Were the US authorities trigger happy?

When is there a need to collectively consult? 

Where an employer proposes to make 20 or more employees redundant within a period of 90 days or less, it must consult on its proposal with representatives of the affected employees. 

When should such collective consultation commence? 

The legislation states that this obligation to consult must begin “in good time.”  The Advocate General recently provided some guidance as to the meaning of this legislation. 

What were the circumstances surrounding the Advocate General’s recent guidance?

Ms Nolan was employed at a military base in Southampton.  A decision to close the base was communicated by the Secretary of the US Army on 13 March 2006.  This decision was reported by the British media on 21 April 2006.  The commanding officer of the base apologised to Ms Nolan and others at a meeting on 24 April 2006 for the way in which the news about the closure had been made public.  The US authorities advised the workforce representatives on 14 June 2006 that the starting date for the consultations had been 5 June 2006. 

What was the question put to the Advocate General?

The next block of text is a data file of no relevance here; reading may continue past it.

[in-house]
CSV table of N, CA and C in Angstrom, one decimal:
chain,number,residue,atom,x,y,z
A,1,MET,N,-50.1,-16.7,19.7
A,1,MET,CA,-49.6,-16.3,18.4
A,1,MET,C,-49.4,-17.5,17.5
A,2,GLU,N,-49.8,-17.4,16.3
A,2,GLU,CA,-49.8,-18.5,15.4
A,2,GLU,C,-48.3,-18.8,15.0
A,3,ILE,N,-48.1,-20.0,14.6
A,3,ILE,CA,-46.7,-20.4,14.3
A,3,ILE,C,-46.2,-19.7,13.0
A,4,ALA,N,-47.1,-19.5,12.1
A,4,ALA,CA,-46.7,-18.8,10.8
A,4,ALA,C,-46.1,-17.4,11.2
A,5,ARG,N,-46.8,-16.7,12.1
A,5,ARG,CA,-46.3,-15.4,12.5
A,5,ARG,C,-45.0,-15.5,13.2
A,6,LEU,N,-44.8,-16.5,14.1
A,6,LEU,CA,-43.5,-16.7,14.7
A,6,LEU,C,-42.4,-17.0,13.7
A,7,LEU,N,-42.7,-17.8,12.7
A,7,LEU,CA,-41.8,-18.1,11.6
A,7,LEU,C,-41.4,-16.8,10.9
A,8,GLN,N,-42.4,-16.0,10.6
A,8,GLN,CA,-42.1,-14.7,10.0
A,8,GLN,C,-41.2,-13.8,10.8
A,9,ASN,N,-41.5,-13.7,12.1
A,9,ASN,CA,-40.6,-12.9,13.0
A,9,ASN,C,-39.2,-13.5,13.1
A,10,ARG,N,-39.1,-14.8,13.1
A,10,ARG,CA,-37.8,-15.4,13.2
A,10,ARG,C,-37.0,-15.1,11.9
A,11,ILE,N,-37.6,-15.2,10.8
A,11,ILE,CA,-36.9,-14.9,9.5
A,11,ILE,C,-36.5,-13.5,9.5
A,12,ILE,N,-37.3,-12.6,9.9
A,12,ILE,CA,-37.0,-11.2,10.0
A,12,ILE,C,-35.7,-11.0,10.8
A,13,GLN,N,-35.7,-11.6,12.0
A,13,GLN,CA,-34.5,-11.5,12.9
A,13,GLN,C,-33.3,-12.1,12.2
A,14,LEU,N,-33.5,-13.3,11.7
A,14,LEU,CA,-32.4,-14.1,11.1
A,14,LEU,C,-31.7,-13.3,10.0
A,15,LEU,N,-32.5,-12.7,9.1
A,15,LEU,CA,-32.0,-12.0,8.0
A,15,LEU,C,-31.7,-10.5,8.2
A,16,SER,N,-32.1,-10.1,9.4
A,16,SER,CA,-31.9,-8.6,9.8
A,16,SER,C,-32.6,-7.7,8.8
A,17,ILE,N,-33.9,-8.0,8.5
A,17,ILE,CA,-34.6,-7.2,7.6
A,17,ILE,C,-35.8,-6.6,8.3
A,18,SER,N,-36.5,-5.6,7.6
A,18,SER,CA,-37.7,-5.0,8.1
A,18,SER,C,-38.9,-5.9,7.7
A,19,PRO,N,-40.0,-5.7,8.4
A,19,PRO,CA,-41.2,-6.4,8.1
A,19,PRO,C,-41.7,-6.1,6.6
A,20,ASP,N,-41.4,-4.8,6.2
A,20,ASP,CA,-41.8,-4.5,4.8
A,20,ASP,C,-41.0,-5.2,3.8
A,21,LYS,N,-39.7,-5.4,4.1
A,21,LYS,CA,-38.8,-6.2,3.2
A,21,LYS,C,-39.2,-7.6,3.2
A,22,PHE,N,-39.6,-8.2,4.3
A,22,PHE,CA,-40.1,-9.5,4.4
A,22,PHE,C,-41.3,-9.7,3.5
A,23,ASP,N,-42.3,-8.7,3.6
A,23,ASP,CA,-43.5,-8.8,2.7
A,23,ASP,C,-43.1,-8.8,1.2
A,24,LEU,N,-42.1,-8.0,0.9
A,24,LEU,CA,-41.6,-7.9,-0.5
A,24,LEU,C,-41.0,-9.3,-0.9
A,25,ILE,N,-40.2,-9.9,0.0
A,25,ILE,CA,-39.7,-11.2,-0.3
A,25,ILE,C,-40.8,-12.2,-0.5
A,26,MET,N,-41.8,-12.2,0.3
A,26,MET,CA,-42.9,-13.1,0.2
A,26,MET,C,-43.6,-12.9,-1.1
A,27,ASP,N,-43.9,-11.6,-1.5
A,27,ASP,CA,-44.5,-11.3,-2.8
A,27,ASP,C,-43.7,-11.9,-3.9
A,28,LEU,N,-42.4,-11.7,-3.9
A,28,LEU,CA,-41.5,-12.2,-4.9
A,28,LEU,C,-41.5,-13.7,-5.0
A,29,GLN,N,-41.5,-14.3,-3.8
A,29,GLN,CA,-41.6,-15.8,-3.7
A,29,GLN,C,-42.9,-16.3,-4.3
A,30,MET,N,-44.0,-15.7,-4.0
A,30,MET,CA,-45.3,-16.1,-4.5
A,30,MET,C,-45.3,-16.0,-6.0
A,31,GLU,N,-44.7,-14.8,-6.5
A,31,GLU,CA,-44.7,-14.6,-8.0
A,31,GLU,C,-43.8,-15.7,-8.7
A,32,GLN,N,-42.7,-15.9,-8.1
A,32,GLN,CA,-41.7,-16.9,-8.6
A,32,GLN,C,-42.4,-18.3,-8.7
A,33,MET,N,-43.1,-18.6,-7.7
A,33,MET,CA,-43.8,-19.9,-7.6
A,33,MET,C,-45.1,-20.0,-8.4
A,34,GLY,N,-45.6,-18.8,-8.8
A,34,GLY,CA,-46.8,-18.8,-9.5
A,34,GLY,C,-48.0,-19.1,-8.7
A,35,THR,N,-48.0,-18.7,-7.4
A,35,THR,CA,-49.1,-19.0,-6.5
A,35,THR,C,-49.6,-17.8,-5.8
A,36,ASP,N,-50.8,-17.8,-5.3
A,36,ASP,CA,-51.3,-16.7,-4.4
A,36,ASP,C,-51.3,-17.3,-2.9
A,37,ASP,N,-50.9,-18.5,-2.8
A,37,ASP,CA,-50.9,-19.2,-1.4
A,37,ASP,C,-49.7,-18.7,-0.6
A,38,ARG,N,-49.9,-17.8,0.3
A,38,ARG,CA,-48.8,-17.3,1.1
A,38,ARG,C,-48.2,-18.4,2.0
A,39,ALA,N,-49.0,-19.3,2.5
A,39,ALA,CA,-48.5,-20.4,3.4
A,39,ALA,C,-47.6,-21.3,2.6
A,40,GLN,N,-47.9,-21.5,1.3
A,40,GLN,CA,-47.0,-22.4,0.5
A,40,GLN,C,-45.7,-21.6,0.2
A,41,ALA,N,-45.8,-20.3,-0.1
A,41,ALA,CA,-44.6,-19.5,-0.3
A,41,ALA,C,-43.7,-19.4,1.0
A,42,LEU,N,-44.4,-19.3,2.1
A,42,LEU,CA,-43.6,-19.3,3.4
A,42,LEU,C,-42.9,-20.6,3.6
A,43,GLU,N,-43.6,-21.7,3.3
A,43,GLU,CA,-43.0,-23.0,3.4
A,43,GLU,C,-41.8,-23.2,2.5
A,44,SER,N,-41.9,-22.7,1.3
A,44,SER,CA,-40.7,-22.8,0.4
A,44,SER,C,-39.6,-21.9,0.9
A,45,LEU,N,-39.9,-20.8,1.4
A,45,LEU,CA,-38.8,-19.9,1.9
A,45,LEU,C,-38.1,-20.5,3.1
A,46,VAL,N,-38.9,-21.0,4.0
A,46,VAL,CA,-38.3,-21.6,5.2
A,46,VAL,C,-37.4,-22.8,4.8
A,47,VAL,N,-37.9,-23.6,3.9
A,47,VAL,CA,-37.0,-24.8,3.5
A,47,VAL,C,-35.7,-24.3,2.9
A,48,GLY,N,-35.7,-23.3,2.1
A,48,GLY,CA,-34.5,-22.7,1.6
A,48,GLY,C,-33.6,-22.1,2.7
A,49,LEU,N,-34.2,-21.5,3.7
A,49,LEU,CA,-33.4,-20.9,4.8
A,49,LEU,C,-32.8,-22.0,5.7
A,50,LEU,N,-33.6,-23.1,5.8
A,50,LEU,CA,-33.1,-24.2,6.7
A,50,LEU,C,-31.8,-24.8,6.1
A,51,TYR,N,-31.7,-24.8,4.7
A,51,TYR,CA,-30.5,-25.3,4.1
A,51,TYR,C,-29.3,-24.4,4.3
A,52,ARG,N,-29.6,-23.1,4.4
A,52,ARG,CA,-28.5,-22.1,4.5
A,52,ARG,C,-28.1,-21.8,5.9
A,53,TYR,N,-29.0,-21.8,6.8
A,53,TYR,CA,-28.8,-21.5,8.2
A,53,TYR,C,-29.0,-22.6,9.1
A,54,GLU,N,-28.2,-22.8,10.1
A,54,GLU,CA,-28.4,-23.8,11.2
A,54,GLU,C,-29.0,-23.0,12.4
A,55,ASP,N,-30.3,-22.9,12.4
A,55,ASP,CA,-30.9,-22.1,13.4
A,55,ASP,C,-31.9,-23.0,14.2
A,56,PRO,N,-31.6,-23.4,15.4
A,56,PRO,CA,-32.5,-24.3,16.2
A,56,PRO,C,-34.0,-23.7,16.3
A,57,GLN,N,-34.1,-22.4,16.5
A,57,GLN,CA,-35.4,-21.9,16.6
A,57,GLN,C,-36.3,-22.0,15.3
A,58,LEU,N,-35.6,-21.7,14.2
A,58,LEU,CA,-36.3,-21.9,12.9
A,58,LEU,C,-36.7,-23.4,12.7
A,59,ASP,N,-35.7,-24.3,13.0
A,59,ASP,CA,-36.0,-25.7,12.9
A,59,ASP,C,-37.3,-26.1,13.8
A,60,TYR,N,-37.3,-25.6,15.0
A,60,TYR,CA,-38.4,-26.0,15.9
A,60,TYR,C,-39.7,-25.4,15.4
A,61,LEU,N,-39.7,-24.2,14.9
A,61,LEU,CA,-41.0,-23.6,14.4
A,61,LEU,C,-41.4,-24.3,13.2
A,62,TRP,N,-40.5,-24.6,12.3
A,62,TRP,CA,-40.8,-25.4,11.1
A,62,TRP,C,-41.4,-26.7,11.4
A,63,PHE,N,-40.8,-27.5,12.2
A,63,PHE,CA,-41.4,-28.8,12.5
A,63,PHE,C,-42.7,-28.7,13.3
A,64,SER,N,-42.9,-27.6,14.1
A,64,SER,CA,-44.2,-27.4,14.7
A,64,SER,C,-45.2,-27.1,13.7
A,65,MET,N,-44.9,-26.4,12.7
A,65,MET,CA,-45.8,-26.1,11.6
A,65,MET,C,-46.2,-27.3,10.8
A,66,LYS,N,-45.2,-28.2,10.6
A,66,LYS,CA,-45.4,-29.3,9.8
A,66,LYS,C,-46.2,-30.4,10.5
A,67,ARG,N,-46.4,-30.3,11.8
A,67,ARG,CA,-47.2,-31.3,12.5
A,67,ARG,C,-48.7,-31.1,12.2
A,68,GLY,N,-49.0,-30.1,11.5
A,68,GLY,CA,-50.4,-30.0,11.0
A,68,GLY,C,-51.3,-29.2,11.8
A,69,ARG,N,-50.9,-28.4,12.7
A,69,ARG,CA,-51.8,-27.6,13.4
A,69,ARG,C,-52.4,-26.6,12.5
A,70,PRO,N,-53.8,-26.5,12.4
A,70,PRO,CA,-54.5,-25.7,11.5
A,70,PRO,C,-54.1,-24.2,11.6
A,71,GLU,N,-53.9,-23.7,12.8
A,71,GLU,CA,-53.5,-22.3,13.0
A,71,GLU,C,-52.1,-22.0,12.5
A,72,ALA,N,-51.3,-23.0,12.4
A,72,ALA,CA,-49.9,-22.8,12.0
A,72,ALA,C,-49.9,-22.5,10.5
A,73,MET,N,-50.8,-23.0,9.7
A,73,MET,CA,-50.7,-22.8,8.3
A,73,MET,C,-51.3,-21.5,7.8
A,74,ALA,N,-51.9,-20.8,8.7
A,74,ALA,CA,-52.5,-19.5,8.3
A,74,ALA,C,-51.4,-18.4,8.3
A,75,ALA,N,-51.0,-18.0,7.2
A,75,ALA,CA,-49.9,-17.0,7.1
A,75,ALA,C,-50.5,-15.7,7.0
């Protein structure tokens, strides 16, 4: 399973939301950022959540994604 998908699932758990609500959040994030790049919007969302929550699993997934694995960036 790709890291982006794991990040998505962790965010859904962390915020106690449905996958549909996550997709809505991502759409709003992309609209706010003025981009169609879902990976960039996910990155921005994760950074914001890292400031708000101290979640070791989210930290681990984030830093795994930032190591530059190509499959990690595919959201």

Does the employer’s obligation to consult about collective redundancies arise:

  1. when the employer is proposing, but has not yet made, a strategic business or operational decision that will foreseeably or inevitably lead to collective redundancies; or
  2. only when that decision has actually been made and the employer is then proposing the consequential redundancies? 

What was the Advocate General’s response?

Neither.  The Advocate General has stated that an employer’s duty to conduct consultations with the workers’ representatives arises when a strategic or commercial decision which compels it to contemplate or to plan for collective redundancies is made by a body or entity which controls the employer. 

Does this recent guidance assist employers in understanding the legislation?

In Ms Nolan’s case, the decision to close the base was made by a separate entity from the direct employer which slightly limits the usefulness of this guidance for employers who are not governed in this way.  However arguably this does suggest that employers do not require to consult with the workforce when reaching the commercial decision as to whether to close the business and, instead, the requirement to consult only commences after this decision has been reached. 

Nevertheless this guidance does indirectly reinforce the requirement for an employer to meaningfully consult with its workforce during a redundancy process.

Simon Allison
Partner – Employment Law

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